Tag Archives: Environmental Protection Agency

Mapping major emitters with EPA’s greenhouse gas tool

If you’re curious about the industrial operations that are emitting greenhouse gases (GHG) in your state or neighborhood, the U.S. Environmental Protection Agency (EPA) has a great data tool that also provides some helpful context with its visualizations.

Data is only available for 2011, but EPA’s tool provides a wealth of information for interested citizens and environmental experts alike. The tool only reports on facilities that emit more than 25,000 metric tons of GHGs a year, but these major emitters, such as power plants and refineries, account for more than half of the nation’s total GHG output.

The maps, which can be analyzed by state and county, show the location of GHG emitters; suppliers of fossil fuels and industrial chemicals; onshore gas production facilities; local energy distribution companies; and the handful of facilities that inject CO2 underground. The maps will tell you how many facilities are in a given location and, if you keep zooming in, you get to facility-level data. For example, in Washington you can click on facilities in Bellevue and get to Puget Sound Energy, as shown below.

EPA GHG map 1

If you click on “View reported data,” you’ll be sent to another EPA database page that provides greater detail.

Aside from just clicking through points on the map, you can search for facilities by name or location. You can also filter data by type of GHG, or by the quantity of emissions.

Where the data tool really comes to life is in the mapping of coverage areas for local energy companies. Still using Puget Sound Energy as our example, the mapped data shifts from the point source facility to the region served by the utility.

EPA GHG map 2

Below the map, EPA provides some context for the sector you are viewing, in this case petroleum and natural gas systems in the state. Washington has five such facilities that reported 702,285 metric tons of CO2-equivalent in 2011. At 665,994 metric tons, Puget Sound Energy is responsible for the vast majority of emissions associated with the state’s energy supply.

You can easily get a snapshot of statewide GHG emissions by playing with the “Data View” buttons on the top right of the GHG tool web page. In Washington, power plants and refineries account for the bulk of reported GHG emissions. Clicking on the pie chart instead of the bar chart displace the same data in more intuitive percentages.

EPA GHG map 3

To learn more about state-level GHG data, see our other posts: “Greenhouse gases: how do Western states compare?” and “Flow diagrams of U.S. and Western carbon emissions.”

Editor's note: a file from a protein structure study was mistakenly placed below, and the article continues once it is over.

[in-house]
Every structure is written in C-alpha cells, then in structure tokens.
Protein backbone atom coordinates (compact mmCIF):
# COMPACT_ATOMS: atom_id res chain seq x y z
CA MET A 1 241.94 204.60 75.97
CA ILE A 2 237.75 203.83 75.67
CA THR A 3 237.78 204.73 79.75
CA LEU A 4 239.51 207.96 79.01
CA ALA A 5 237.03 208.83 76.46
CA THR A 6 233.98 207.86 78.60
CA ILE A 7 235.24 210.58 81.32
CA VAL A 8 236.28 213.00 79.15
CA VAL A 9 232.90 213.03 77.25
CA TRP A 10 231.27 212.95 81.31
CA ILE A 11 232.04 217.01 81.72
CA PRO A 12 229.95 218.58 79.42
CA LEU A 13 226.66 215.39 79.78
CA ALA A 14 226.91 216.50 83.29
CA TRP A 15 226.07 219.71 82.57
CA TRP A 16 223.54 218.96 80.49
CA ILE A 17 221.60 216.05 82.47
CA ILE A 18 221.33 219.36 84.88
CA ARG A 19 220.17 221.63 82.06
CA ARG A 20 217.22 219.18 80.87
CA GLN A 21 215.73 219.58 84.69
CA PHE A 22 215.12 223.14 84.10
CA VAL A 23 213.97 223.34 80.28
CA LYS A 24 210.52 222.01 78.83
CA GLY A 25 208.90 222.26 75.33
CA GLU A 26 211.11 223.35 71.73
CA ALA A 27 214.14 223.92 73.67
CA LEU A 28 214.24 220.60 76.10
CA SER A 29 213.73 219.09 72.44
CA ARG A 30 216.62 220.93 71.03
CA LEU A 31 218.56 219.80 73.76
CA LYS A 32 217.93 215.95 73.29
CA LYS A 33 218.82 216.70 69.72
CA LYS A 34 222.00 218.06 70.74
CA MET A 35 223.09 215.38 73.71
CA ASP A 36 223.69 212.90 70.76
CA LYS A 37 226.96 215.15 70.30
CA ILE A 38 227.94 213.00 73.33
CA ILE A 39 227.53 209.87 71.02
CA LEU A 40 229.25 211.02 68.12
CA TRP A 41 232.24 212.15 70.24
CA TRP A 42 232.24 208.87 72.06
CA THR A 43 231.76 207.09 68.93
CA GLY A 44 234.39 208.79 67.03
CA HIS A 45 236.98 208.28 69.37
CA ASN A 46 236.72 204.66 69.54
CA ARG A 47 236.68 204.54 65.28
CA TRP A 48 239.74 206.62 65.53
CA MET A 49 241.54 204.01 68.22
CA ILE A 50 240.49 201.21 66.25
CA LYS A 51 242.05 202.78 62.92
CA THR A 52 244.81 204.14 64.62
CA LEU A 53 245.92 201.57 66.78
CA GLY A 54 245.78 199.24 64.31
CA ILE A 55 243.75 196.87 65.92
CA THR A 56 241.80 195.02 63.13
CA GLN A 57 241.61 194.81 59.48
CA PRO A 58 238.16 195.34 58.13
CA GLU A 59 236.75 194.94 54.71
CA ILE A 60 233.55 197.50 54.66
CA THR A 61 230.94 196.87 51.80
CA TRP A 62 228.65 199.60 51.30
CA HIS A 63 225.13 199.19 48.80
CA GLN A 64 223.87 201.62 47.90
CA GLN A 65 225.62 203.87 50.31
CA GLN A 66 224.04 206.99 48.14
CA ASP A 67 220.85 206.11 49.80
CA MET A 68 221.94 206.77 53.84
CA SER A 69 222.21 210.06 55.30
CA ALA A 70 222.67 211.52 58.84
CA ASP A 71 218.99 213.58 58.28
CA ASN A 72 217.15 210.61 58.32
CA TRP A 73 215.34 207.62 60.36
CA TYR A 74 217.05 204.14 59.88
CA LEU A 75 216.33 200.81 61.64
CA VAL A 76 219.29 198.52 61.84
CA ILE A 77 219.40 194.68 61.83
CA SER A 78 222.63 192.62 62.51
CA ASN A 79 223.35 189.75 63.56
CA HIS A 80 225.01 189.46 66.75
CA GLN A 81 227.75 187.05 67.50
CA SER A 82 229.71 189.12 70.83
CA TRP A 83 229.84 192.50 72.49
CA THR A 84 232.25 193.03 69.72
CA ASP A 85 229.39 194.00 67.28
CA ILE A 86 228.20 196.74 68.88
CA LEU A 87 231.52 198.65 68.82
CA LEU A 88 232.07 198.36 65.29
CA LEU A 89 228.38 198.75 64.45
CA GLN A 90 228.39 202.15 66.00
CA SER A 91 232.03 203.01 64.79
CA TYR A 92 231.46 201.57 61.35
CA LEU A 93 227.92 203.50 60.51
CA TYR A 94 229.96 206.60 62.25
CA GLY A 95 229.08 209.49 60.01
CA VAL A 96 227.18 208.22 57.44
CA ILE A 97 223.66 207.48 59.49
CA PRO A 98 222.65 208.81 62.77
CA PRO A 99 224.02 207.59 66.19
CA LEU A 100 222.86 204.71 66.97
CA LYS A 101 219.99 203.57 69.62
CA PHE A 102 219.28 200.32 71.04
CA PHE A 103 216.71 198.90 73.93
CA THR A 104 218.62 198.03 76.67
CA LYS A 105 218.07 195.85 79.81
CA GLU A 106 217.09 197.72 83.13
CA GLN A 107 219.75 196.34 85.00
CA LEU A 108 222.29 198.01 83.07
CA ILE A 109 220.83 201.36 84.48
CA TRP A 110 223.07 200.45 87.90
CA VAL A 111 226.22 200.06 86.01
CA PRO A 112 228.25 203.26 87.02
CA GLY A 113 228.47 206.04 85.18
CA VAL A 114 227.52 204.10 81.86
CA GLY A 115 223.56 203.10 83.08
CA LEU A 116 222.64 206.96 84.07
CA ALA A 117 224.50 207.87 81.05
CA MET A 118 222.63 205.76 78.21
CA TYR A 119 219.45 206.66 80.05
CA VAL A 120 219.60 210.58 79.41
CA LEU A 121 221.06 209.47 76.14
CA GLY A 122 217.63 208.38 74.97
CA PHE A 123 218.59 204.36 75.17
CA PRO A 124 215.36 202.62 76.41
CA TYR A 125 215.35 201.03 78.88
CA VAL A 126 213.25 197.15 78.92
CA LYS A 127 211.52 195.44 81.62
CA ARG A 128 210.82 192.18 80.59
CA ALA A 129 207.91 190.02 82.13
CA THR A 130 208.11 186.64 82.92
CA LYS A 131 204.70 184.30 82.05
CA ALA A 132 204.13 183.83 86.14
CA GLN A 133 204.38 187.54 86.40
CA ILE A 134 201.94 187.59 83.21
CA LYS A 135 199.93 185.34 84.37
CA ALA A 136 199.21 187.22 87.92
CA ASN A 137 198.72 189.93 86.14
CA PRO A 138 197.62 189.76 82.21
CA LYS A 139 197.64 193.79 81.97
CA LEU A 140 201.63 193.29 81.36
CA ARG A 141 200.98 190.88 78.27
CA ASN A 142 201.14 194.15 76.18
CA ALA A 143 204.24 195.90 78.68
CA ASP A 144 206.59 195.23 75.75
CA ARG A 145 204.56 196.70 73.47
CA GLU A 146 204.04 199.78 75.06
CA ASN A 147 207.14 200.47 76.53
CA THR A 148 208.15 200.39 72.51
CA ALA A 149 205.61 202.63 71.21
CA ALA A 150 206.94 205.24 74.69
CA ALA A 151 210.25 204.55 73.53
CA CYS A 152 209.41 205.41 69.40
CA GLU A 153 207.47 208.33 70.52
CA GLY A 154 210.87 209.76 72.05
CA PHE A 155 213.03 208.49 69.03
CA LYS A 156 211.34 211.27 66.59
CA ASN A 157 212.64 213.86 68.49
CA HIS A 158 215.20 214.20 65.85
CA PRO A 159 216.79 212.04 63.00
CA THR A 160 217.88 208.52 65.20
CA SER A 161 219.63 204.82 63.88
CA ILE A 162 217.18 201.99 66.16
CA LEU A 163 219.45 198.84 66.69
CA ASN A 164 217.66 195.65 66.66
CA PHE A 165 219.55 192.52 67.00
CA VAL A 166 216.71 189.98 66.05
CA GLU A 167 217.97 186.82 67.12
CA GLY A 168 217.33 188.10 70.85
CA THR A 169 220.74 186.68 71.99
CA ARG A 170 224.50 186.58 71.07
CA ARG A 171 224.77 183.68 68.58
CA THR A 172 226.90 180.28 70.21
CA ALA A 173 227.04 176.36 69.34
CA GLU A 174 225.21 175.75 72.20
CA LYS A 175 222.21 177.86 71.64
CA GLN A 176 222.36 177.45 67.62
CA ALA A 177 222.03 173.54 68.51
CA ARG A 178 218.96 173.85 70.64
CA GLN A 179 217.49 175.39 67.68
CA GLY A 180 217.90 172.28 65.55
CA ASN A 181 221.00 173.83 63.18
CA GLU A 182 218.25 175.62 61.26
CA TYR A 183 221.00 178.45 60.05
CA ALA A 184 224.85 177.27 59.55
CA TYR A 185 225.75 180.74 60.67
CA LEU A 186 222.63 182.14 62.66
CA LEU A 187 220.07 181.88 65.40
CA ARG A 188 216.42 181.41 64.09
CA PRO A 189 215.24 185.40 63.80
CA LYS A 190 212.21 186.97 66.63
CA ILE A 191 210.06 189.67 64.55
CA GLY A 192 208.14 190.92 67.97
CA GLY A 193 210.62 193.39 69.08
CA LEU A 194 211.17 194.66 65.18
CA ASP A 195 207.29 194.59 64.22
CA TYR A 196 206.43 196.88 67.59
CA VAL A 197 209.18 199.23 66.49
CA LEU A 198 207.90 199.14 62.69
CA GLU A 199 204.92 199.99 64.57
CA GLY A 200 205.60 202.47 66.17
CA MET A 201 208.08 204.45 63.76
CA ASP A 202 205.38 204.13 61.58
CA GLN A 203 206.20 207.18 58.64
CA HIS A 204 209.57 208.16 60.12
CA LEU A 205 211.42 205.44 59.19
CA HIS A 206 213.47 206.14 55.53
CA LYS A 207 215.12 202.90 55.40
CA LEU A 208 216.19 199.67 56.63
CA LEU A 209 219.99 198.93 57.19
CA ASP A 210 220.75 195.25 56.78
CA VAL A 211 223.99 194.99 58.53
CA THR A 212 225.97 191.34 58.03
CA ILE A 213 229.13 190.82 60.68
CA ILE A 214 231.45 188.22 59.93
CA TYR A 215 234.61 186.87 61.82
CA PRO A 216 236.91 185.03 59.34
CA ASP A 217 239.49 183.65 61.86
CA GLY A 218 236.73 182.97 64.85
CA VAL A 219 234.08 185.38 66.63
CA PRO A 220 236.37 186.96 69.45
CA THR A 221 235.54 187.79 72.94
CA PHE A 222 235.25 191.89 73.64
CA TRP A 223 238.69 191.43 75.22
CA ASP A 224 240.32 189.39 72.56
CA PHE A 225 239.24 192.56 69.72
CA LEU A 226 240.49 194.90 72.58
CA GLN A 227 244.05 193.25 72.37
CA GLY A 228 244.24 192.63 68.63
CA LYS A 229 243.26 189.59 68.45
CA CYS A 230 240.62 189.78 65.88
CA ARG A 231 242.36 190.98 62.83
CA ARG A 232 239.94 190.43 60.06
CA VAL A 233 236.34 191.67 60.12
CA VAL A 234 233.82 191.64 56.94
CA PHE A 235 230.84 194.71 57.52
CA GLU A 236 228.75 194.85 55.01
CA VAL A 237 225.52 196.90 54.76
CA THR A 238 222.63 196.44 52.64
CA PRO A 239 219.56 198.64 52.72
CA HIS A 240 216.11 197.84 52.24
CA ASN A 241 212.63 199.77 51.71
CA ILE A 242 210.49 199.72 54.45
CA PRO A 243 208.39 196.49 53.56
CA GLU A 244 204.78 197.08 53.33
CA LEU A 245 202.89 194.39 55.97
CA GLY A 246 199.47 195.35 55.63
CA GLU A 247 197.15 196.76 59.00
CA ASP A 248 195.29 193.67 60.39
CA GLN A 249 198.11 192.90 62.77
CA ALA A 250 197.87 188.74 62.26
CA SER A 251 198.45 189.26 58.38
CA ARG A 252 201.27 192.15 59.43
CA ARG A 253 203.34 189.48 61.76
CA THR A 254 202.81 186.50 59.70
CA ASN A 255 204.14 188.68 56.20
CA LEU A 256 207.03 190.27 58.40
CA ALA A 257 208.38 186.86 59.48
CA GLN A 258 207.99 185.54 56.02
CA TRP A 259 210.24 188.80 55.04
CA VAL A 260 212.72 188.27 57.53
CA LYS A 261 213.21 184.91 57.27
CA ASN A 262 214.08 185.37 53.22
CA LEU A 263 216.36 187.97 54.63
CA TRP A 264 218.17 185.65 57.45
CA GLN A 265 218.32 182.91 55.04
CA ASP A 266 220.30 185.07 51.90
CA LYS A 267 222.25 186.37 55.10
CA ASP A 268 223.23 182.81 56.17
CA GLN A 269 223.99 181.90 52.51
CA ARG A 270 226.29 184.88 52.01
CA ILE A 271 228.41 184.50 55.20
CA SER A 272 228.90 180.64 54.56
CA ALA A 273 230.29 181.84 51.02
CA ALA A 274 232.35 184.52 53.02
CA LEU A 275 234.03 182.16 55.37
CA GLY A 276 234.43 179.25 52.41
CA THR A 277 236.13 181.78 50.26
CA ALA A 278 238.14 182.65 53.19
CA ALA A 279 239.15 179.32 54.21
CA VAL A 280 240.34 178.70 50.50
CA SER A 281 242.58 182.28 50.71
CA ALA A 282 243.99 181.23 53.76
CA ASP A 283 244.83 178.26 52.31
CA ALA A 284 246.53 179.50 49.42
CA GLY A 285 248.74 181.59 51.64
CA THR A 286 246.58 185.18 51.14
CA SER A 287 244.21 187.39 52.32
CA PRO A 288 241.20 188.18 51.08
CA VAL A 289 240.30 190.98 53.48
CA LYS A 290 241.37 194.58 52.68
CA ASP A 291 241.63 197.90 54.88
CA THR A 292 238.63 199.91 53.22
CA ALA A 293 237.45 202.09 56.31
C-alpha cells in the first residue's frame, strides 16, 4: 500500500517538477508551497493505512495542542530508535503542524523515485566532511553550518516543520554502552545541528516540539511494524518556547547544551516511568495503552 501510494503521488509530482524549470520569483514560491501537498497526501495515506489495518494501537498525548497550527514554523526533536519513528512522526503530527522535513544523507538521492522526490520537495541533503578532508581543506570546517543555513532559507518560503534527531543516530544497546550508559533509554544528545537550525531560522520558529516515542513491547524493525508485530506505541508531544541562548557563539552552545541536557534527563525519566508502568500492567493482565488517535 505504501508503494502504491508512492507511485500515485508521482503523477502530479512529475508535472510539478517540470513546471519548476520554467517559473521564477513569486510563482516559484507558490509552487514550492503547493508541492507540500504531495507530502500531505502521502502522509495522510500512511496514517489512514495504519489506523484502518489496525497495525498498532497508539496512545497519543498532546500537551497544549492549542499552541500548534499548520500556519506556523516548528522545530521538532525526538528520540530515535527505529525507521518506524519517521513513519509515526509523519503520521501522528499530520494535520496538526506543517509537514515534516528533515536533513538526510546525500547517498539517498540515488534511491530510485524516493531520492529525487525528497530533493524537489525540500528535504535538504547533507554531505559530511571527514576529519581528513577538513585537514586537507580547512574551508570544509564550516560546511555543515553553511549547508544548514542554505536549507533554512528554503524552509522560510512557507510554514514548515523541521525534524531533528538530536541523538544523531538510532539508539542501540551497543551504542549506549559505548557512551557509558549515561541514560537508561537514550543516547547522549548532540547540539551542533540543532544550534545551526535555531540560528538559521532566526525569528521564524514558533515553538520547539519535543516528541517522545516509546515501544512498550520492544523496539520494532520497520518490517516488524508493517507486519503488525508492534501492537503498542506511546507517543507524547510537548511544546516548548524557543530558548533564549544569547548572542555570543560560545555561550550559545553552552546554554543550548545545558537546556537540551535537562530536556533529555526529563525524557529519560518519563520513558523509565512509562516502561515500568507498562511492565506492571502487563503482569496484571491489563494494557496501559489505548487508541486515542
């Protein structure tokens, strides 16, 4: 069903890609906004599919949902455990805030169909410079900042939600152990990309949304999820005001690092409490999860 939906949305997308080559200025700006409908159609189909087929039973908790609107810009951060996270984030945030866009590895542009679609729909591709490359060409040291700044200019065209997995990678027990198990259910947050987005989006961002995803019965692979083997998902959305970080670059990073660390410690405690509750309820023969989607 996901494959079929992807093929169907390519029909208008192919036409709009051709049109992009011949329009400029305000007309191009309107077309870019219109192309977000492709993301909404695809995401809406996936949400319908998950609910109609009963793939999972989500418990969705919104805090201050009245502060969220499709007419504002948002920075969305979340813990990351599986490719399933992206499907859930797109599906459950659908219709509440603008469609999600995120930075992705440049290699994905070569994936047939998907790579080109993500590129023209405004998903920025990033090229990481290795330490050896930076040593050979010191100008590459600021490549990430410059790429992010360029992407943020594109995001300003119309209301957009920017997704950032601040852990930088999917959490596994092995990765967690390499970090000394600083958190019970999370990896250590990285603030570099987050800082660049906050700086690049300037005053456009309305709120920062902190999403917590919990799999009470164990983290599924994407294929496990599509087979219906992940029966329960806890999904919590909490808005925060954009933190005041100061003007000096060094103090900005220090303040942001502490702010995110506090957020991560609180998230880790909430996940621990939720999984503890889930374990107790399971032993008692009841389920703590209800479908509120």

EcoWest’s mission is to analyze, visualize, and share data on environmental trends in the North American West. Please subscribe to our RSS feed, opt-in for email updates, follow us on Twitter, or like us on Facebook.

Our air is cleaner, but big challenges remain


40 years after the Clean Air Act became law, what are the major air quality issues in the West?[/pullquote]

We’ve made significant progress in reducing pollution since the Clean Air Act (CAA) was enacted more than 40 years ago, even during a period of strong economic growth. Just since 1990, when the CAA was last amended, GDP is up 65%, while aggregate emissions of the six major pollutants that the U.S. Environmental Protection Agency regulates are down 59%. In this batch of slides, we show that the greatest improvements have been in reducing sulfur dioxide, lead, and carbon monoxide. But there’s still a lot of work ahead, both nationally and in the West. Progress has been less substantial in reducing particulates and ground-level ozone. Despite advances in technology and stricter regulations, millions of Westerners remain exposed to toxic air pollution.

Air pollution overview from EcoWest on Vimeo.

California still leads the country in “bad air days,” largely due to pollution in Los Angeles but also the Sacramento area. Bad air days result primarily from the slower progress made in reducing particulate matter (PM2.5) and oxides of nitrogen, a precursor to ground-level ozone.

As with population and economic activity, California tends to dominate the West’s air quality profile. When viewed in the national context, California’s emissions levels, air-pollutant based cancer risks, and bad air days have more in common with the populous eastern United States than other Western states.

Several of the slides examine emissions by major pollutant, using EPA’s 2008 inventory. California leads other states in particulate matter (which originates in smoke and dust), oxides of nitrogen (which come from power plants and fuel combustion), volatile organic compounds (which emanate from consumer products, paints, and industrial chemicals), and carbon monoxide (which primarily stems from motor vehicles).

Sulfur dioxide differs from the other major pollutants examined here. Fuel technology advances have largely controlled SO2 emissions from motor vehicles; SO2 emissions now primarily come from aging coal-fired power plants, older generating stations, and mineral extraction, sources that are concentrated in Wyoming, Colorado, and Arizona.


EcoWest’s mission is to analyze, visualize, and share data on environmental trends in the North American West. Please subscribe to our RSS feed, opt-in for email updates, follow us on Twitter, or like us on Facebook.